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Future of Media Technology 5G

As Singapore goes all in on 5G, the possibilities could be limitless


By Shawn Lim, Reporter, Asia Pacific

May 17, 2020 | 10 min read

A telco alliance and the biggest telco in Singapore is set to create a city-wide 5G network for the first time. We explore the potential benefits coming to the city, and how they might improve the work and lives of marketers in Singapore and beyond.

While the news was likely buried beneath coronavirus across the globe, one development may go some way to ensuring that, when Singapore emerges from its lockdown, its status as a business and technology hotspot will have been elevated even further.

Late last month (29 April) Singapore's Infocomm Media Development Authority (IMDA) awarded Singtel and a joint venture between telcos StarHub and M1 the rights to operate 5G networks across the city-state.

Those behind the prospective network hope that 5G will support local businesses and advances in the city’s infrastructure. In particular, increased connectivity promises to help realise the full potential of Internet of Things technologies (IoT) and advance Singapore's credentials as a ‘smart city‘.

Research from World Economic Forum has found that “significant economic and social value” can arise from the widespread deployment of 5G networks, with 5G “enabling sustainable cities and communities." Besides the economic impact, there are also potential social benefits.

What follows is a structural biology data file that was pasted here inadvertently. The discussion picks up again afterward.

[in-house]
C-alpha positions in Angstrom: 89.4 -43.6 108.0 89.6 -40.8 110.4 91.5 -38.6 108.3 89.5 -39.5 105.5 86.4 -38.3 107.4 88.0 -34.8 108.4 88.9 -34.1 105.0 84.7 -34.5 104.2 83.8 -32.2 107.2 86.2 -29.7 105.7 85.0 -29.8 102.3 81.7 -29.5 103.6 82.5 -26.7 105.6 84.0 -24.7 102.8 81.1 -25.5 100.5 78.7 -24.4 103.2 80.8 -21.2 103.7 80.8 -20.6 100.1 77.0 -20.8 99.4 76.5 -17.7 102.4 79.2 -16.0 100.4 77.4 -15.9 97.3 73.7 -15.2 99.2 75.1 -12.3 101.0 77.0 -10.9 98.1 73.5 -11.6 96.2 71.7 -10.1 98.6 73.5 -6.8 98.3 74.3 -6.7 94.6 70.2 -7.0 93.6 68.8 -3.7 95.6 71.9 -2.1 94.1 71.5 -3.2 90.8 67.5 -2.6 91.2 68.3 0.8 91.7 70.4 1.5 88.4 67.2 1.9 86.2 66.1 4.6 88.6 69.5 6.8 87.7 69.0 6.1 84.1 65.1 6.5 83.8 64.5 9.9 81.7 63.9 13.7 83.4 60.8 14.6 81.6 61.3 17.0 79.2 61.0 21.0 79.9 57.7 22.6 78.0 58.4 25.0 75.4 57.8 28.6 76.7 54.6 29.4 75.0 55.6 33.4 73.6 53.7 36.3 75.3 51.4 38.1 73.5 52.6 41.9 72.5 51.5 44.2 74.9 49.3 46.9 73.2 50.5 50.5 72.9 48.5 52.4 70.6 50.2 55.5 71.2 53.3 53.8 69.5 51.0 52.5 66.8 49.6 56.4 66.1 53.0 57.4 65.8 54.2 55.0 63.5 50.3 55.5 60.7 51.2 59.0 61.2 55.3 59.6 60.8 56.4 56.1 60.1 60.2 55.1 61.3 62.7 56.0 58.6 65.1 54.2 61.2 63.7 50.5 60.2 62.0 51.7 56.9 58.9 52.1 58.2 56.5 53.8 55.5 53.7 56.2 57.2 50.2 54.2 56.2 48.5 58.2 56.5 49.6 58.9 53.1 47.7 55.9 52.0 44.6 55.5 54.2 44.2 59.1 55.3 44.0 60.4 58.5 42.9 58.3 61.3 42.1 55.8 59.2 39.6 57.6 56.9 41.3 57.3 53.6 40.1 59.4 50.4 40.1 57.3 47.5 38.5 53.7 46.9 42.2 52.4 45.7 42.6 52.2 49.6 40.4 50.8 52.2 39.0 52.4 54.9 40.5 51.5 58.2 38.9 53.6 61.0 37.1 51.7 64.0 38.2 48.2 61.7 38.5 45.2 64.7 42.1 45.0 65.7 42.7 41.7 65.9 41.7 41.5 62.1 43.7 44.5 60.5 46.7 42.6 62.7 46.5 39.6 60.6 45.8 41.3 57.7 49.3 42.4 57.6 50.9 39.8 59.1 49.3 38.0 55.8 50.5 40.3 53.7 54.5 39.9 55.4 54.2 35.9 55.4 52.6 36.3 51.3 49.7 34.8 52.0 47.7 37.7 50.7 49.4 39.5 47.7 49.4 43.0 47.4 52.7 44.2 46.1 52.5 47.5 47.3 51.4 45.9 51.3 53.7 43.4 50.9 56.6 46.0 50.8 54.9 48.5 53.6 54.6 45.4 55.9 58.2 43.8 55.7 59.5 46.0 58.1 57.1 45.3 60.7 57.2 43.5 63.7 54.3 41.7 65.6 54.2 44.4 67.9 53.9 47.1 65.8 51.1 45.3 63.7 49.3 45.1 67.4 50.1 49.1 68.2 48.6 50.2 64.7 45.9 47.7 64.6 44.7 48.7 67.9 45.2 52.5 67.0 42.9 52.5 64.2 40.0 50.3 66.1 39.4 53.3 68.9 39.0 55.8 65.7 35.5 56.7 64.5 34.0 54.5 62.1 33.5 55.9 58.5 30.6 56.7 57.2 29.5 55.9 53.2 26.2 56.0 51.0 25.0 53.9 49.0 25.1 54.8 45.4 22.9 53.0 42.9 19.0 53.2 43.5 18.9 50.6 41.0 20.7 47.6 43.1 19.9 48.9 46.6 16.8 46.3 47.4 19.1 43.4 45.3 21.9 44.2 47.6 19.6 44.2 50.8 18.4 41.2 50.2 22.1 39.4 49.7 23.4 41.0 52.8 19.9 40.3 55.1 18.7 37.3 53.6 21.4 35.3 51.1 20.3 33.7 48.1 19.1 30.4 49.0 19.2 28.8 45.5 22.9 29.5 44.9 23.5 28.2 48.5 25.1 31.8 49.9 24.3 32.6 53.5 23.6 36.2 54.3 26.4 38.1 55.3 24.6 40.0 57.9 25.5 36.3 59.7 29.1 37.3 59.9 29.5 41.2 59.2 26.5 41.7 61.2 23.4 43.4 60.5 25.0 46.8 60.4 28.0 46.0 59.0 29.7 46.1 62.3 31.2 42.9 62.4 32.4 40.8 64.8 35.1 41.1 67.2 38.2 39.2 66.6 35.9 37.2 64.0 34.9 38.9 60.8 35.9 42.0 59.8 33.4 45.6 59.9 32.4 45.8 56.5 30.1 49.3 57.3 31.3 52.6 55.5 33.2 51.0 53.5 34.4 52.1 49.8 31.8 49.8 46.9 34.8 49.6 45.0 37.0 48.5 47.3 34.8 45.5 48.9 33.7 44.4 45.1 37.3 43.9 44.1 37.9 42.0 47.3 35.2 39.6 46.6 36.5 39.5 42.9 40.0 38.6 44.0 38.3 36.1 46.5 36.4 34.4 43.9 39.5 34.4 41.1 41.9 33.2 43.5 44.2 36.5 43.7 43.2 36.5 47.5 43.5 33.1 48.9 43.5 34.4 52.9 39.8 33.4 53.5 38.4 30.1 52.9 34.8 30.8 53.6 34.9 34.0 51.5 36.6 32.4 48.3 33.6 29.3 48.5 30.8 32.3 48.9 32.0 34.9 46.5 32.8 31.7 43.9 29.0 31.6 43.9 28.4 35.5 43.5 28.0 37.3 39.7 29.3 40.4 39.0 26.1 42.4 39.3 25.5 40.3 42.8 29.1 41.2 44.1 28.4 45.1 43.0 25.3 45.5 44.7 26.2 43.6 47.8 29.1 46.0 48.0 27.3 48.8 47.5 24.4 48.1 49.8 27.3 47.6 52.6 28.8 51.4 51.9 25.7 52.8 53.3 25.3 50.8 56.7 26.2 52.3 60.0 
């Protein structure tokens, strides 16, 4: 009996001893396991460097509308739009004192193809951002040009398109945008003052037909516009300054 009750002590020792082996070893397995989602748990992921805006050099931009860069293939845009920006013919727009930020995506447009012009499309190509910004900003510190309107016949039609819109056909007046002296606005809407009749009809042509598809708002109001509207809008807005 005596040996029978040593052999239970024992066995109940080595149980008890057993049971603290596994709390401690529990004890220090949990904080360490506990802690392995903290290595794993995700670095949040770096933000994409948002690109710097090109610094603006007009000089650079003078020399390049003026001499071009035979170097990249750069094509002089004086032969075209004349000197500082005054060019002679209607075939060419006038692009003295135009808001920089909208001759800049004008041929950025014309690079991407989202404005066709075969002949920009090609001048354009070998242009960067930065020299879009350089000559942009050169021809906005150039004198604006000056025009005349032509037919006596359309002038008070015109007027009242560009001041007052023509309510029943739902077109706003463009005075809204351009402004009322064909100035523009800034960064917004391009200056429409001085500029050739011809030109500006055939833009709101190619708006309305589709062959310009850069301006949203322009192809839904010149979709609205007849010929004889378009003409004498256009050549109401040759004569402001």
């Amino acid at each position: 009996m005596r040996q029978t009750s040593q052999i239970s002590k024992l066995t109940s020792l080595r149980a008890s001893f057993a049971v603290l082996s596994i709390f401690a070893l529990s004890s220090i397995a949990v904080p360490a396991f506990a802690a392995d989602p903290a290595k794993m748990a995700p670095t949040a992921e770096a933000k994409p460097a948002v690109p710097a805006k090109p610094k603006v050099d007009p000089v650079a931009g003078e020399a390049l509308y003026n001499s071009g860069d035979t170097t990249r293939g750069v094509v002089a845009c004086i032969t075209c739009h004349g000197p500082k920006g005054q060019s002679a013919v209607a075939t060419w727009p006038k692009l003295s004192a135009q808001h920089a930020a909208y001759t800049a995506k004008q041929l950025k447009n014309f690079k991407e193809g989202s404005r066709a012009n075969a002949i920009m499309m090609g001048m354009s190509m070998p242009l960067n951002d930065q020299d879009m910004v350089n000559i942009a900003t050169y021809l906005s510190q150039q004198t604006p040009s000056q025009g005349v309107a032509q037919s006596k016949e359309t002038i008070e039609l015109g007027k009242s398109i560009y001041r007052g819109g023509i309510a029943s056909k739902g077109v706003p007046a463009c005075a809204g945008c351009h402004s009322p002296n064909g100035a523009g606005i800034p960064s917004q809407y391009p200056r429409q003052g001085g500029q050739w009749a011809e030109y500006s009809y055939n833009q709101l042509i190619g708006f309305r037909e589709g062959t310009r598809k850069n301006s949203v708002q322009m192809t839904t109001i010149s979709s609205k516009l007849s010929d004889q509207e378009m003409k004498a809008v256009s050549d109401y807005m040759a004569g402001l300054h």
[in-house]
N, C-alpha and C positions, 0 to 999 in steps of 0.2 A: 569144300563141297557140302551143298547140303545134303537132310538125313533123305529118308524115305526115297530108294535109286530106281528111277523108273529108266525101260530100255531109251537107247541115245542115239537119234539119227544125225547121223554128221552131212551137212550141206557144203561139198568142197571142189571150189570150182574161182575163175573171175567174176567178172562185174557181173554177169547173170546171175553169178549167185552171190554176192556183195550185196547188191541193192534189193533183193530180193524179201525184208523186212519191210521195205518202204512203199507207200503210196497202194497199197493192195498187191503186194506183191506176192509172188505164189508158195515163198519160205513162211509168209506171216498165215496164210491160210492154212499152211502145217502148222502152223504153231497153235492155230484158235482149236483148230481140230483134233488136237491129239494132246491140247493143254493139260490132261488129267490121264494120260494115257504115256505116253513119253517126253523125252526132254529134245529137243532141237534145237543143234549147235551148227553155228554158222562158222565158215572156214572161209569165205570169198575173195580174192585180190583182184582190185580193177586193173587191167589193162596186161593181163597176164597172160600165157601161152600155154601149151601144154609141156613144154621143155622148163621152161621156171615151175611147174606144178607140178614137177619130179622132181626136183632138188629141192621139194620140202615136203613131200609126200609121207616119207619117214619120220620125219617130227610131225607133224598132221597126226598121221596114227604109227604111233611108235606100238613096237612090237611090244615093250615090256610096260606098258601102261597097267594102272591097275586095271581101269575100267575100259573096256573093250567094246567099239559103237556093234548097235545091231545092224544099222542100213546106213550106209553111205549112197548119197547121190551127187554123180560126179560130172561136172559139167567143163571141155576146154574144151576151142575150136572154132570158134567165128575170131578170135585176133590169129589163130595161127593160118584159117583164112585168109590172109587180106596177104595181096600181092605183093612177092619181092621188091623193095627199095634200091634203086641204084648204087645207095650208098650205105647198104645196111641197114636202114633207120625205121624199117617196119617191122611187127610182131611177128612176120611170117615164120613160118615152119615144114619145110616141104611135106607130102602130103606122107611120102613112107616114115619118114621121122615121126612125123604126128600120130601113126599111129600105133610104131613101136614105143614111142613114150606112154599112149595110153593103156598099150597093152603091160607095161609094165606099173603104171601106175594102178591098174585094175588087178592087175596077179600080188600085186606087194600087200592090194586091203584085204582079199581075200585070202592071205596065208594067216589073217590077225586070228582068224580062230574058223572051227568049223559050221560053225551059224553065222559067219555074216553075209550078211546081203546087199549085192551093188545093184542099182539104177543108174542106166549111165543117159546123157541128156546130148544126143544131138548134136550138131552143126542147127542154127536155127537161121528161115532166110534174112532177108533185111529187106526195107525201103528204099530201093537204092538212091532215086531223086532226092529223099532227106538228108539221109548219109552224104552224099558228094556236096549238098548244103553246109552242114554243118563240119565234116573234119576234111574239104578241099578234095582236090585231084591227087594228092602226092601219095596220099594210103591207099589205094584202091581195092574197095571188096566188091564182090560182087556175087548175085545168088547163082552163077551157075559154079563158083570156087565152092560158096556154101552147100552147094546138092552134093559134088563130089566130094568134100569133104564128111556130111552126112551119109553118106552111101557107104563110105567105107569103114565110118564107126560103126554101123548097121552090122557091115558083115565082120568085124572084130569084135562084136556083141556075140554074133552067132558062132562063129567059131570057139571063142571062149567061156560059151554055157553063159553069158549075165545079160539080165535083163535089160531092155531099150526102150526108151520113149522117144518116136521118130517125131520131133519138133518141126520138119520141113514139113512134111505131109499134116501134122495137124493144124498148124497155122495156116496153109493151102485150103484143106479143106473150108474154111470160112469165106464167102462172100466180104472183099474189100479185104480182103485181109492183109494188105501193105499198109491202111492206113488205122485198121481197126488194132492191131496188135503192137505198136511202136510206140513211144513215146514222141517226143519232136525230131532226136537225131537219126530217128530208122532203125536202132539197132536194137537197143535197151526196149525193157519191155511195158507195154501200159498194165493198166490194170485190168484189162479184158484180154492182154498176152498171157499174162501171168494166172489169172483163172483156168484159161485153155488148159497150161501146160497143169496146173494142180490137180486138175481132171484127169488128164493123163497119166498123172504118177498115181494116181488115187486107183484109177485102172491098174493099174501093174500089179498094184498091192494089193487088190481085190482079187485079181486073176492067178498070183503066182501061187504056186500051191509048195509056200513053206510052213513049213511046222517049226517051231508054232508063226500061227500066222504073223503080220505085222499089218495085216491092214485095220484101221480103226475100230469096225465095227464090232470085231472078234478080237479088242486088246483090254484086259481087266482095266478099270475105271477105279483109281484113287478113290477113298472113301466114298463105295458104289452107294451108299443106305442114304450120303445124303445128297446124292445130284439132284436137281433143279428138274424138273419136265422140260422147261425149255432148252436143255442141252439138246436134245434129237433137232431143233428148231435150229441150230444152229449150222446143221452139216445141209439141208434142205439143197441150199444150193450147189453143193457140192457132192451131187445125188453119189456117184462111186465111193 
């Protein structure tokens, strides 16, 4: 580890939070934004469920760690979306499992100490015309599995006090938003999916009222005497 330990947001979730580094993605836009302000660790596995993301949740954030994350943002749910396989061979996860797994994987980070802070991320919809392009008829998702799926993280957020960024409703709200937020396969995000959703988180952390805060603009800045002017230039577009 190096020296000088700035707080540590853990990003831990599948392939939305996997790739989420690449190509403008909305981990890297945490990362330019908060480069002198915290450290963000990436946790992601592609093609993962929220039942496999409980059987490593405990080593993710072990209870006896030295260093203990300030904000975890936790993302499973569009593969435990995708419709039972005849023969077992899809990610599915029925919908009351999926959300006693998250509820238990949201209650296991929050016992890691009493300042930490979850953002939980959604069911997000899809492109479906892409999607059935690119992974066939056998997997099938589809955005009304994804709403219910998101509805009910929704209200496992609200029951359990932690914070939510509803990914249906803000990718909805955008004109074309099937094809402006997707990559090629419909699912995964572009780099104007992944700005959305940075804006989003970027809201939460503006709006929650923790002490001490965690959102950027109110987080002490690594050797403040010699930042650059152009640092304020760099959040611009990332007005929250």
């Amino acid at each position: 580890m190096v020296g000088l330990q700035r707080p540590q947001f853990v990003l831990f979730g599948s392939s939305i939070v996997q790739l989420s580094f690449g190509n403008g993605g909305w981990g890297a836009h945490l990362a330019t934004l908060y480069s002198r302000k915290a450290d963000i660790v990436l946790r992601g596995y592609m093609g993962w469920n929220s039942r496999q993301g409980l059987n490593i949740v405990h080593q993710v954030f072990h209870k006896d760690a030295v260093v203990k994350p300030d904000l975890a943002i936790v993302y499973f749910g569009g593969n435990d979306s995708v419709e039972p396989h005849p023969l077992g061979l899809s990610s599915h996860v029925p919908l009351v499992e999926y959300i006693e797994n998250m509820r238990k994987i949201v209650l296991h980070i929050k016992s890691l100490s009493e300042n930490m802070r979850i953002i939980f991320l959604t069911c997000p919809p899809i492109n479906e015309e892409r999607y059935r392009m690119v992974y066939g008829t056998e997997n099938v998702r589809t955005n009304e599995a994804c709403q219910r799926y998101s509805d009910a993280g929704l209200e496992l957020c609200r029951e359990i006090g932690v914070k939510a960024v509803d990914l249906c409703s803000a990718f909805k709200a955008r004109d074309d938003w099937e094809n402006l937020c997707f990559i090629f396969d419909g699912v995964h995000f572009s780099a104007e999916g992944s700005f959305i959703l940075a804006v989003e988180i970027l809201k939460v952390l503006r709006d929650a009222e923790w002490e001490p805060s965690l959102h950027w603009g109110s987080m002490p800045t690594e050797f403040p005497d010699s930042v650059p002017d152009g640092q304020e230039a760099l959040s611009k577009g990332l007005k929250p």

Alex Woodford, vice-president, client partner for Asia Pacific at Essence, tells The Drum: “This is an exciting development for both businesses and consumers in Singapore. While 5G networks may not be rolled out island-wide from the very beginning, consumers and businesses within coverage will be able to take advantage of huge data flow and connectivity gains.

“For consumers, this means faster and richer online experiences across all their mobile devices. And for businesses, this means the ability for smarter manufacturing, processing and automation to drive significant growth within the economy and beyond.”

He adds: “With the right hardware, 5G could be like adding rocket fuel to business growth – faster, more efficient and more complex production and processing available to almost all businesses from industrial to service sectors. The data will create if managed and used properly can then transform business growth, creating a virtuous circle for the economy.”

Lishan Lim, client partner at Universal McCann Singapore believes the move from 4G to 5G networks is not a mere connectivity upgrade, but argues that its capabilities will transform the way citizens live and work.

“The development of 5G is a critical initiative from the Singaporean government – $40m will be invested as part of its Smart Nation initiative to transform the nation into a leading global digital economy. This is important for Singapore to continue attracting foreign investment and driving economic growth,” she says.

In addition, Joris Knetsch, the managing director for SEA at MediaMonks believes 5G will provide a national digital petri-dish for high tech companies to start experimenting in a secure and stable environment before they would roll out to other parts of the world.

"The introduction of 5G will also provide more bandwidth to mobile phones and tablets, but I expect a lot of us won’t experience those benefits any time soon, since most of us have state-of-the-art phones with super-fast WiFi connections they use on a daily basis - being either at home or at remote work locations," he adds.

First mover advantage for Singapore?

According to research by AT Kearney, Singapore is expected to lead the way in South East Asia, followed by Vietnam, the Philippines, Malaysia, and Thailand.